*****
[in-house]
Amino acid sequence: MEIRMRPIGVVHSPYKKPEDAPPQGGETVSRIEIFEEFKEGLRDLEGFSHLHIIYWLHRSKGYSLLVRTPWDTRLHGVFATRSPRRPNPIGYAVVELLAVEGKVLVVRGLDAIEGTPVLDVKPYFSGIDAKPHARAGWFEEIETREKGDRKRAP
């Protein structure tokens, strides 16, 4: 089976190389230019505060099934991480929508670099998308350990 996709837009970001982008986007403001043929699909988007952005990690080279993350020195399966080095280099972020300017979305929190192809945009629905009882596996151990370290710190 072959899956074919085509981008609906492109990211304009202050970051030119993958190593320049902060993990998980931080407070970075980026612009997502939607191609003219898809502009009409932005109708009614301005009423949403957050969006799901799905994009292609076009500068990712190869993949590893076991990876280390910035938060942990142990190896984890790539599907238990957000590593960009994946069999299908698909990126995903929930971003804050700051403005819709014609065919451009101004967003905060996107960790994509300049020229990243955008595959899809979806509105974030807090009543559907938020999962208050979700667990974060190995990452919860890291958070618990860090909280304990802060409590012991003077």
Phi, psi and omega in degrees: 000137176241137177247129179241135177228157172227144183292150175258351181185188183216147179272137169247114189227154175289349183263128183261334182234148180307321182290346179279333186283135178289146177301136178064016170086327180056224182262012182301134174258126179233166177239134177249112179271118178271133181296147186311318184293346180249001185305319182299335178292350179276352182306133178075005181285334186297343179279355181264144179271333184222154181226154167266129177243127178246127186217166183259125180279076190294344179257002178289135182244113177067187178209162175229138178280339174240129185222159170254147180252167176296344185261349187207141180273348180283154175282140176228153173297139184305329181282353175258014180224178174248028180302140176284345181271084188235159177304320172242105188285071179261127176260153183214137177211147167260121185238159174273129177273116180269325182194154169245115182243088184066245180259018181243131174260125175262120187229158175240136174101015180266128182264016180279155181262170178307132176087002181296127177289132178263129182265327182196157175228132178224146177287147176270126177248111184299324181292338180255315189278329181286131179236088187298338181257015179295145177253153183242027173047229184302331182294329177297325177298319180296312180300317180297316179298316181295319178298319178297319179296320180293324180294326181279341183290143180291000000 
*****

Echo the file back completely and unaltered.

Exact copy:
[in-house]
Amino acid sequence: MEIRMRPIGVVHSPYKKPEDAPPQGGETVSRIEIFEEFKEGLRDLEGFSHLHIIYWLHRSKGYSLLVRTPWDTRLHGVFATRSPRRPNPIGYAVVELLAVEGKVLVVRGLDAIEGTPVLDVKPYFSGIDAKPHARAGWFEEIETREKGDRKRAP
């Protein structure tokens, strides 16, 4: 089976190389230019505060099934991480929508670099998308350990 996709837009970001982008986007403001043929699909988007952005990690080279993350020195399966080095280099972020300017979305929190192809945009629905009882596996151990370290710190 072959899956074919085509981008609906492109990211304009202050970051030119993958190593320049902060993990998980931080407070970075980026612009997502939607191609003219898809502009009409932005109708009614301005009423949403957050969006799901799905994009292609076009500068990712190869993949590893076991990876280390910035938060942990142990190896984890790539599907238990957000590593960009994946069999299908698909990126995903929930971003804050700051403005819709014609065919451009101004967003905060996107960790994509300049020229990243955008595959899809979806509105974030807090009543559907938020999962208050979700667990974060190995990452919860890291958070618990860090909280304990802060409590012991003077």
Phi, psi and omega in degrees: 000137176241137177247129179241135177228157172227144183292150175258351181185188183216147179272137169247114189227154175289349183263128183261334182234148180307321182290346179279333186283135178289146177301136178064016170086327180056224182262012182301134174258126179233166177239134177249112179271118178271133181296147186311318184293346180249001185305319182299335178292350179276352182306133178075005181285334186297343179279355181264144179271333184222154181226154167266129177243127178246127186217166183259125180279076190294344179257002178289135182244113177067187178209162175229138178280339174240129185222159170254147180252167176296344185261349187207141180273348180283154175282140176228153173297139184305329181282353175258014180224178174248028180302140176284345181271084188235159177304320172242105188285071179261127176260153183214137177211147167260121185238159174273129177273116180269325182194154169245115182243088184066245180259018181243131174260125175262120187229158175240136174101015180266128182264016180279155181262170178307132176087002181296127177289132178263129182265327182196157175228132178224146177287147176270126177248111184299324181292338180255315189278329181286131179236088187298338181257015179295145177253153183242027173047229184302331182294329177297325177298319180296312180300317180297316179298316181295319178298319178297319179296320180293324180294326181279341183290143180291000000 